And possibly baby sitter on occasion. He showed up in court yesterday with Hunter Biden.

    Very few people in the world will give a friend a $2.8M gift, no strings attached,

    It was a loan! Otherwise he would have to pay gift tax, and then, who knows, maybe Hunter will come into some money and be able to pay it back.

    very few people will go retrieve an illegally held firearm, but the Biden’s?

    Friends in law enforcement. I think some people in NYC had that too. I think to get them they have to get money or favors themselves.

    Sammy Finkelman (1d215a)

  145. AFAICT this website is the furthest you get out of your political bubble. I don’t think you have any idea what the middle 10% of voters are thinking, I don’t even think you can identify them

    This is a common conceit (and thereby an exposure) of someone left-of-center. It is absolutely impossible for anyone who leaves their house, or turns on a TV to something (anything) besides OAN, to stay in this postulated right-wing bubble.

    90% of all media is left-of-center. That may be conservative. You just cannot go out in the world, listen to music, watch any entertainment, and not bu subjected to a wide spectrum of “information.”

    It IS possible, however, for someone on the Left to have a very full life and never hear a peep out of those benighted conservatives. Because 90% of what they hear, even inadvertently, conforms to their worldview.

    Kevin M (2d6744)

  146. So, I remember a friend of a friend, a lady who goes to Cuba to “help” every other year, describe herself as a “centrist” and wonder how such a right-wing Christian(!) zealot like Mitt Romney ever got close to winning.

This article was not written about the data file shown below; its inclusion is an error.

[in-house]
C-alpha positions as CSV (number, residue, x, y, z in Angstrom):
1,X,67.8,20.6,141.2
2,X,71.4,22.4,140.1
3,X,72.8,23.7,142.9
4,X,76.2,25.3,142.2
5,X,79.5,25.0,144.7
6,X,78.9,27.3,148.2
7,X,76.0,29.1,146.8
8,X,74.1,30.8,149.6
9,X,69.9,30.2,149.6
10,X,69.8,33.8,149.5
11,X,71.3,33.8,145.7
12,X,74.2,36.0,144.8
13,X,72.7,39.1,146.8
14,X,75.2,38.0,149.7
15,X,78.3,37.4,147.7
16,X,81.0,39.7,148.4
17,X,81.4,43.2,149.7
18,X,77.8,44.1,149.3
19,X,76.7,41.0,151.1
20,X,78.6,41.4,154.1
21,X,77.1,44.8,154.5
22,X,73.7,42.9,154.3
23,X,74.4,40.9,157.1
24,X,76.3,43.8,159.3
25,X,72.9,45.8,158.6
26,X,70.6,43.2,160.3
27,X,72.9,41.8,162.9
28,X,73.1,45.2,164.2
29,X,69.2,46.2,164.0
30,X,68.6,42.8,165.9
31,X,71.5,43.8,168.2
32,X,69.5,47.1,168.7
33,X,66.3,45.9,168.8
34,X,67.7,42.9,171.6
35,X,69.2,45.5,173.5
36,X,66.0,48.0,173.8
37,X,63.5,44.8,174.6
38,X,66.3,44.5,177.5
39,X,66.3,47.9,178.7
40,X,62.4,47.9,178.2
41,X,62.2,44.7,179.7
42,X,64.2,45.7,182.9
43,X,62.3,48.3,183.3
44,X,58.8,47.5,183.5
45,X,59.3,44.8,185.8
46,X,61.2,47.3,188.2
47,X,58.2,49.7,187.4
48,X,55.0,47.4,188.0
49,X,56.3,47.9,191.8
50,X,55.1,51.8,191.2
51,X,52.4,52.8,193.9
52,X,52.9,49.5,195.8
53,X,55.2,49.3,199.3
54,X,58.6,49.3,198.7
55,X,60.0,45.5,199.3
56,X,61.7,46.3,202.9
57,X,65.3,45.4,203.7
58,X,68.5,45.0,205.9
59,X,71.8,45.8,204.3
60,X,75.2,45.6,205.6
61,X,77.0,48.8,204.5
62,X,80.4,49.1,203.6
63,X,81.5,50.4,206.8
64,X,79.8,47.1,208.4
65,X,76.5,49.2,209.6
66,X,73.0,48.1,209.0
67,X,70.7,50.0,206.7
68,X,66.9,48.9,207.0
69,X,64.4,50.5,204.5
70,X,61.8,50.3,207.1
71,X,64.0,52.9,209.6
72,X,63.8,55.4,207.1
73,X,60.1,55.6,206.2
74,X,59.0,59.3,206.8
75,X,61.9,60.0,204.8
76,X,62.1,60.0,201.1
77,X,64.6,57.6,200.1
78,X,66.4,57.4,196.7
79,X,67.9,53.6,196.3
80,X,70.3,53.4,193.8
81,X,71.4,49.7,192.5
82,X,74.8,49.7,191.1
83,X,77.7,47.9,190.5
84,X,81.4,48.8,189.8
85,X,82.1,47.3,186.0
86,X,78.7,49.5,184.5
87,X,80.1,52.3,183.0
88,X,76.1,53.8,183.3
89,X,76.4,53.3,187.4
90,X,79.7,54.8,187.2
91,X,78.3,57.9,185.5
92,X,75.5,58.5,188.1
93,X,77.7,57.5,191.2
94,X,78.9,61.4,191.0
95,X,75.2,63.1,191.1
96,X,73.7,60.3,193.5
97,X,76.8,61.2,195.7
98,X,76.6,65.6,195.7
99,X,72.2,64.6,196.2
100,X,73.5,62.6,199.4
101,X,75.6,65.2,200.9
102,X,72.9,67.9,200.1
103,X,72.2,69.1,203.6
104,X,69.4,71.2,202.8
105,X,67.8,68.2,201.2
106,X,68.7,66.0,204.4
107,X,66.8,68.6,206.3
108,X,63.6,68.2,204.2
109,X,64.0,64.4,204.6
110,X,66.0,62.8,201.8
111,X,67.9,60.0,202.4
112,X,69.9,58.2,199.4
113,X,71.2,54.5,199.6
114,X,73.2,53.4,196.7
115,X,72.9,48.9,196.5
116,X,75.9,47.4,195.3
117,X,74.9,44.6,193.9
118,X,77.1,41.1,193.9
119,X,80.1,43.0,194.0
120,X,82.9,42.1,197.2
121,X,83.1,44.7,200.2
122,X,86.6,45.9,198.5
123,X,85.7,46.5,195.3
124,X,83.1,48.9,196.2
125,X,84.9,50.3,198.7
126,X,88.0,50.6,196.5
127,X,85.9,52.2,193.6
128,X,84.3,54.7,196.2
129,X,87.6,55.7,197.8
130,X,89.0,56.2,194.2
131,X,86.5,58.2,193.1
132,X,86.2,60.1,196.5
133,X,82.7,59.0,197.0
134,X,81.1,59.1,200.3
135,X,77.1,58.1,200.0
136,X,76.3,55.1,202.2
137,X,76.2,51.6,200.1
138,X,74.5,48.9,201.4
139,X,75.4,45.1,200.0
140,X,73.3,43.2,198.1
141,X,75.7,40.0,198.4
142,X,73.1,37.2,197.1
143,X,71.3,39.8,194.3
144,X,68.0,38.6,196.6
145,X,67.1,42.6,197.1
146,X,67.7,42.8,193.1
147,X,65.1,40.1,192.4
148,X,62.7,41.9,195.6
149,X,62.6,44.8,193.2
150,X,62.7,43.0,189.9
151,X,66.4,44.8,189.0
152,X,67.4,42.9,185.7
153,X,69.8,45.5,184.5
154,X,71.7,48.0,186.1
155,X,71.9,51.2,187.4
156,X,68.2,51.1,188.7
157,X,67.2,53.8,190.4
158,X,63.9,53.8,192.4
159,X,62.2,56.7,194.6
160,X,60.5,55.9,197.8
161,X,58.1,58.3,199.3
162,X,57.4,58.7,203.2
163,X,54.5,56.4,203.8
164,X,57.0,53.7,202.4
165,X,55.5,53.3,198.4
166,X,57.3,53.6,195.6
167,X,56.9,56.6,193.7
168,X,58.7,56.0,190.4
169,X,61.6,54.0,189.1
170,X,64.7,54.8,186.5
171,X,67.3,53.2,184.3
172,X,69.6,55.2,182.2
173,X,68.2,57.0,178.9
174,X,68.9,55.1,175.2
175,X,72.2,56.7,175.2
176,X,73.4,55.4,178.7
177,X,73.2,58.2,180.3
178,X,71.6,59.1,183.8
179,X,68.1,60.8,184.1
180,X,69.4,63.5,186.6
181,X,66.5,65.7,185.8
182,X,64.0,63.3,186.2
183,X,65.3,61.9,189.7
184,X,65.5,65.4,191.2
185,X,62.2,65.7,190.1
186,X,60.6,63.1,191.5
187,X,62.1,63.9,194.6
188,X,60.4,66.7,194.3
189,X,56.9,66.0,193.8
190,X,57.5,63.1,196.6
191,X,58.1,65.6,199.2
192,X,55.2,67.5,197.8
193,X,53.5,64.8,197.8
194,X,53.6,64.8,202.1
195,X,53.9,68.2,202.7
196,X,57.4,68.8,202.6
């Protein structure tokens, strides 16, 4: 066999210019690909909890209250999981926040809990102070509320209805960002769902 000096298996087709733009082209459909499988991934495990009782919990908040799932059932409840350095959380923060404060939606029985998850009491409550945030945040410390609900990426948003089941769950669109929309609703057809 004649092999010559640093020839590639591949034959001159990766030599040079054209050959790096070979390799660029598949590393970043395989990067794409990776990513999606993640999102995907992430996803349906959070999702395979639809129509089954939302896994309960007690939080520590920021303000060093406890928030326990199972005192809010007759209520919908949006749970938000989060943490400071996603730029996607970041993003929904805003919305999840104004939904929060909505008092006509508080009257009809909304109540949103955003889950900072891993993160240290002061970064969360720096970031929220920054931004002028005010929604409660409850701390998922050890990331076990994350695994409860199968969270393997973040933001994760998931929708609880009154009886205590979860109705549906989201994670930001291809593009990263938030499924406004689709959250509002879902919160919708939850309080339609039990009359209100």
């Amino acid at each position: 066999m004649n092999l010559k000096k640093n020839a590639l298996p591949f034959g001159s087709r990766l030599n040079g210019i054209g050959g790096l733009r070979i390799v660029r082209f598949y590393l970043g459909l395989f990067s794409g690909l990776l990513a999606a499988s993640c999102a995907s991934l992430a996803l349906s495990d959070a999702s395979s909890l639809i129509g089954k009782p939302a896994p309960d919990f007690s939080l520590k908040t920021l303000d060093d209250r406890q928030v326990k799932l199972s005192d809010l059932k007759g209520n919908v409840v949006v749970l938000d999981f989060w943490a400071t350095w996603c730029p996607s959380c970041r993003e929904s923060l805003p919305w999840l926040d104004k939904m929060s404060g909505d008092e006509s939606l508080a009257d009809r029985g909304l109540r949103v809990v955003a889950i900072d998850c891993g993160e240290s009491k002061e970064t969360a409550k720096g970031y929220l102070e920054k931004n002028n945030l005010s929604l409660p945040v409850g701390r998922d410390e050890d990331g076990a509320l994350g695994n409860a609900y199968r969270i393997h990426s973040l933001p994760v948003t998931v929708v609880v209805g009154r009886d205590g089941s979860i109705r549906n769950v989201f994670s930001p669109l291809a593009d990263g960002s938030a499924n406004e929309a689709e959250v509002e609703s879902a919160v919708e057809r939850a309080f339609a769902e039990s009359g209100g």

Kevin M (2d6744)

  147. @Kevin@145 Nah, of the people currently on this website, it seems to be a NJRob specific difficulty.

    Nic (896fdf)

  148. Kevin M (2d6744) — 7/28/2023 @ 10:47 am

    L Patrick Gray all over again.

    L Patrick Gray didn’t cover up anything..

    He accidently managed to speak to Nixon in early July, 1972 and Nixon told him to fully investigate it (Nixon had first gone along with the idea of attempting to hide the connection between the Watergate burglary and his campaign – at the suggestion of John Dean, telling him it was Ehrlichman’s idea to have the CIA tell the FBI something could be jeopardized by tracing the money, But the CIA never did that, so it all came to nothing.

    But John Mitchell had resigned as campaign chairman at the end of June)

    Sammy Finkelman (49d357)

  149. 144. I mean Wednesday. The day before yesterday.

    Sammy Finkelman (49d357)

  150. @145 left of center only in this country any where else they would be considered center right. Ask bernie sanders how left the media is when they ran interference for hillary clinton the wall street backed candidate and then joe biden. The view attacked AOC for supporting sanders in 2019. The right calling corporate establishment tools like clinton and biden marists/communists/socialists only fools those living in the conservative bubble. Intelligence test do you know why the media is what you call left of center? Do you know what would happen in this country if became right of center?